The real problem is that this is essentially normal.  I don’t mean to say that the falsely-convicted shouldn’t get help, by any means, but if it wasn’t fictional shaken babies, it’d be repressed memories or hexes or any number of other things that a “consensus” said was a crime and couldn’t be natural.

Our understanding evolves over time and, especially with such delicate “evidence” as a child’s corpse (which, in addition to fragility, needs to be handled delicately to avoid looking like Dr. Frankenstein’s idiot cousin), it’s going to take a long time to get medical science to a point where it can tell the difference.

That makes articles like this extremely important, because drawing attention to the problem is the only way to break the cycle of “if the science wasn’t solid, they wouldn’t be using it to convict people” and “it can’t be used to convict unless there’s a consensus the science is sound.”

The missing element in this article is how an allegedly innocent person can be convicted of a crime when the case against them is limited to nonspecific autopsy findings.  No witnesses, including experts, are infallible.  The weak link in the US system of justice is the trier of fact, namely the jury (12 random citizens of varying levels of education, intelligence, life experience, and personal beliefs and prejudices, under pressure to reach a unanimous verdict so they can be dismissed), or a single judge with varying levels of knowledge, experience, and political pressure.  Because the side that presents the most convincing argument usually prevails, the one with the most resources and authoritative witnesses has a huge advantage, steamrolling the jury or judge to reach an inaccurate verdict.  We do not have a system of impartial justice, but rather one that is heavily biased toward the side willing and able to pay for the best testimony.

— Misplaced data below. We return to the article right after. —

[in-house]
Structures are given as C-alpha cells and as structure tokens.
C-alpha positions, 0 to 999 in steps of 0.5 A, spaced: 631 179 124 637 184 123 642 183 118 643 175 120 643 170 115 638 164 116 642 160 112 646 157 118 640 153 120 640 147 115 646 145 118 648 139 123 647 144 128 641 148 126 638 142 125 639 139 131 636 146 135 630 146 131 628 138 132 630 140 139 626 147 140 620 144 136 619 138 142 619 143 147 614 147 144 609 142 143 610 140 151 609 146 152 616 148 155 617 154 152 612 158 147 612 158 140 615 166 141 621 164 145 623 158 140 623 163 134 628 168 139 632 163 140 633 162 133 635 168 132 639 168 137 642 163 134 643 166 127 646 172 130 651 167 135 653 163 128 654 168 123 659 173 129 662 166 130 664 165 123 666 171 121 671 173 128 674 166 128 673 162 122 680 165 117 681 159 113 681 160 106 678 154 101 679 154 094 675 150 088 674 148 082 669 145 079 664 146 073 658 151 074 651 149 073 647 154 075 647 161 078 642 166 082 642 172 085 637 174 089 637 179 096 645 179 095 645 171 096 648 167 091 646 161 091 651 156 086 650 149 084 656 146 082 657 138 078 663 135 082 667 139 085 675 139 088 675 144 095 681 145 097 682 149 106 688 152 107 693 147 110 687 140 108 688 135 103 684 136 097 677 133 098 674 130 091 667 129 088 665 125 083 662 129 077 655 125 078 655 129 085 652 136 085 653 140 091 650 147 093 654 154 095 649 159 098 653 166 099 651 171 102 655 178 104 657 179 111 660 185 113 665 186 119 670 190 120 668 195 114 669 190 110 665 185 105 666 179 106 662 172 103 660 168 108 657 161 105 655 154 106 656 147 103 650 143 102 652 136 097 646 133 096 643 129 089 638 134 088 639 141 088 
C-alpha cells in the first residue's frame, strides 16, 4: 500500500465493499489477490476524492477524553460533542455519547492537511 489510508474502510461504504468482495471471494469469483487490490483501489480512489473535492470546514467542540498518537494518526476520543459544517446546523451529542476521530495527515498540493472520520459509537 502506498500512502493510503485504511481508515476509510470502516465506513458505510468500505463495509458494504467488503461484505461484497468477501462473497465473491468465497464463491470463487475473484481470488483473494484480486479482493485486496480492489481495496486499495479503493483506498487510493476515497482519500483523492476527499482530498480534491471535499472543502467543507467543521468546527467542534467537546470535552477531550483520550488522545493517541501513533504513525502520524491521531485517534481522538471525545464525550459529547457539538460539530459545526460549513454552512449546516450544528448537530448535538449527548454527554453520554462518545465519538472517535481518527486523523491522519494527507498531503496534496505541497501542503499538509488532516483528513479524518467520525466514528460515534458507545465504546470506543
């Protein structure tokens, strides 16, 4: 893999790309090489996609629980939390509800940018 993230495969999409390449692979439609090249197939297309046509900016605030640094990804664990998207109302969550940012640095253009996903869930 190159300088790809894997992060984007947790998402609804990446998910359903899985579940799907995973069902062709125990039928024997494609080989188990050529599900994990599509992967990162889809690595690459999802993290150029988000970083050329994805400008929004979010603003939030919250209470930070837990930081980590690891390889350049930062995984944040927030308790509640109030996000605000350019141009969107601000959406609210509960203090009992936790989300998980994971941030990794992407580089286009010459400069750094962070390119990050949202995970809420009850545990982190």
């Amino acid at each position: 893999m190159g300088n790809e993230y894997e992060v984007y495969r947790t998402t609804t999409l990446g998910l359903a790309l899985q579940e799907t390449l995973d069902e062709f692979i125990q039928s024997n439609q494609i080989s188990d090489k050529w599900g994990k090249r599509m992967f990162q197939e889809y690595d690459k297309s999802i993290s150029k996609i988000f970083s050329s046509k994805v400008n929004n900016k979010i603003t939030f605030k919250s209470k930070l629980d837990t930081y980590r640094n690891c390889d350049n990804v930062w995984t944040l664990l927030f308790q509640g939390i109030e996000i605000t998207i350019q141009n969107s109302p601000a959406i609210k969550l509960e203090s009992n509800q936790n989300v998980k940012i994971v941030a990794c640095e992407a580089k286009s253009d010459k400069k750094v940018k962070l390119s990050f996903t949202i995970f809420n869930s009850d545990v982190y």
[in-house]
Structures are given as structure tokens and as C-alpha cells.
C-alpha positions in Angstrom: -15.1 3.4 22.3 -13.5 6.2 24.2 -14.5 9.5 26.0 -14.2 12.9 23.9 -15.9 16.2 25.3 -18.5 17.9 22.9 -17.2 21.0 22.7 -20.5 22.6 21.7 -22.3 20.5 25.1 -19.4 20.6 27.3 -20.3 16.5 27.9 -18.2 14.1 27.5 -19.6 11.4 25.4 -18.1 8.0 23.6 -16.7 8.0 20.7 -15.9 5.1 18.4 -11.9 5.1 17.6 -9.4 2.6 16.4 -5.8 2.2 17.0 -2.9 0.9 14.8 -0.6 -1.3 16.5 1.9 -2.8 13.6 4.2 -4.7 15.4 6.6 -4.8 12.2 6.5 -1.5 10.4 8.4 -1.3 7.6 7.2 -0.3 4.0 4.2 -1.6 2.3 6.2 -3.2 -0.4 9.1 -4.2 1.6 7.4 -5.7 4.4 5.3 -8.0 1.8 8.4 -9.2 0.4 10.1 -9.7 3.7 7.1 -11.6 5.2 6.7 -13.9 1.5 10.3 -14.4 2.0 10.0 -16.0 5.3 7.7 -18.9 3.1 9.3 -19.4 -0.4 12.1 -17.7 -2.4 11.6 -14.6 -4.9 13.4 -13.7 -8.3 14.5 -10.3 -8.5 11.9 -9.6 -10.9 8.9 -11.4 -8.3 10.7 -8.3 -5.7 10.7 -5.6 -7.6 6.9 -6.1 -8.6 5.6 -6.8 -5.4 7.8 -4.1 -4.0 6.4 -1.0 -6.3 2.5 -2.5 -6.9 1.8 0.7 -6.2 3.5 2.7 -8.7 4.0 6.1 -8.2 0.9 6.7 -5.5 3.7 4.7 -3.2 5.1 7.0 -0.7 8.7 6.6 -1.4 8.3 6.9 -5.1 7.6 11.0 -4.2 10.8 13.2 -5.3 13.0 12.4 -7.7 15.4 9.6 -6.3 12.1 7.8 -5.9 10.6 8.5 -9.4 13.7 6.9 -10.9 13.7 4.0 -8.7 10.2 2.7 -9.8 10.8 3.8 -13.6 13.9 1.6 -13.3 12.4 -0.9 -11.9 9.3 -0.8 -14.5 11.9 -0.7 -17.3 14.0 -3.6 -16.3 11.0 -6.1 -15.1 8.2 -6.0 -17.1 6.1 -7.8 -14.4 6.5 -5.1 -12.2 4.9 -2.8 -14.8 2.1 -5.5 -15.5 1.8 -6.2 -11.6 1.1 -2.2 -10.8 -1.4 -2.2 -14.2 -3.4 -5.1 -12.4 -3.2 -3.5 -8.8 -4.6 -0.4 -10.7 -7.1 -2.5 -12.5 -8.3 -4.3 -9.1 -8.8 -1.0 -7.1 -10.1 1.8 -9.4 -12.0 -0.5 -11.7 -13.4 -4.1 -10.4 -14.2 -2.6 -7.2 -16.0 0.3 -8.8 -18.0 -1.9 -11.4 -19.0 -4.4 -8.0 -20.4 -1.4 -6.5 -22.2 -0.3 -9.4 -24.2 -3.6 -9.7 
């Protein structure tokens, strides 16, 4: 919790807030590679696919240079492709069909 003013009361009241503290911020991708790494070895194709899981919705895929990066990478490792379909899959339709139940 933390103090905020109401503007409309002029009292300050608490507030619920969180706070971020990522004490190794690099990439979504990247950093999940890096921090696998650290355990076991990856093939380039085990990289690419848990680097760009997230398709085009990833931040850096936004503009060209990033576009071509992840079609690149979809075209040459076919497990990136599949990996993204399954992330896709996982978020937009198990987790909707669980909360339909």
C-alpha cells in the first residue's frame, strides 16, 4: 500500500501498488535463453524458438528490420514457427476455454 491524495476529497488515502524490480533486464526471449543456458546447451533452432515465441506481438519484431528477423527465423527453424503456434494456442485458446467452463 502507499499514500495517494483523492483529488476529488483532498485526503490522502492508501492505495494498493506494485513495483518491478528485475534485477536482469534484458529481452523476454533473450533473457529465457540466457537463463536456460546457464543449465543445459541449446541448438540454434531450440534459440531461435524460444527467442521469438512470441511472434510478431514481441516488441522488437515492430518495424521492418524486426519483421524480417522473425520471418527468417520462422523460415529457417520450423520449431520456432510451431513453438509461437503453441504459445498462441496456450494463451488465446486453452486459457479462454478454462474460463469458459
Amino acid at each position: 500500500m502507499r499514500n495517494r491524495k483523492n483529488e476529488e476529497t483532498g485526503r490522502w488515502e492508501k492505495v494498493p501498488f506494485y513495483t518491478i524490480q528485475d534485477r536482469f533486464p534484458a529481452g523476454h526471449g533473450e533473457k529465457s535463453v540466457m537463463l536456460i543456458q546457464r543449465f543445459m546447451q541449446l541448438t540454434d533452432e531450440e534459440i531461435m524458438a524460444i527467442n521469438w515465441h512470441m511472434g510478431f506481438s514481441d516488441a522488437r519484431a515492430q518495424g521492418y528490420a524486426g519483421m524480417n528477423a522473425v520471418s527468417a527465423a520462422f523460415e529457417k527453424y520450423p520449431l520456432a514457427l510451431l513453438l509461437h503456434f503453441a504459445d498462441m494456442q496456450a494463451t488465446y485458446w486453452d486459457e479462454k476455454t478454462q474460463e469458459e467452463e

Many Americans brag about their system of justice, yet there is no scientific analysis of its fairness, accuracy, or efficiency compared with alternative systems.  One study estimated a 15% error rate in jury verdicts.  If this is true there are thousands of innocent people unjustly imprisoned.  We can and should do better.

Lee Bellavance

Jan. 9, 2012, 1:29 p.m.

Thanks for your investigating this topic—to be wrongly accused and then convicted of such a horrid crime has to be living torment!  Another possible cause of accidental,  involuntary and maybe even unwitting head trauma to babies may be what I call “jamb” head: babies are often slung over a hip and it is certainly possible to suffer a heavy hit by accident simply by going through a doorway!  I’ve done it to myself (looking back to answer a question as I was walking through a doorway) so I think it certainly can happen to a baby…
I also want to mention that many doctors are hardworking and caring so casting such a general net as “drug-dealing scum” seems a bit harsh, abusive and better reserved for those who do deserve the title.

Since 2009, OMSJ’s HIV Innocence Group has forced prosecutors to dismiss or significantly plea-bargain dozens of criminal cases.  Their success stems from their independent review of medical records and their ability to distinguish between the medical and scientific literature and what the healthcare industry perversely calls the “medical standard of care.”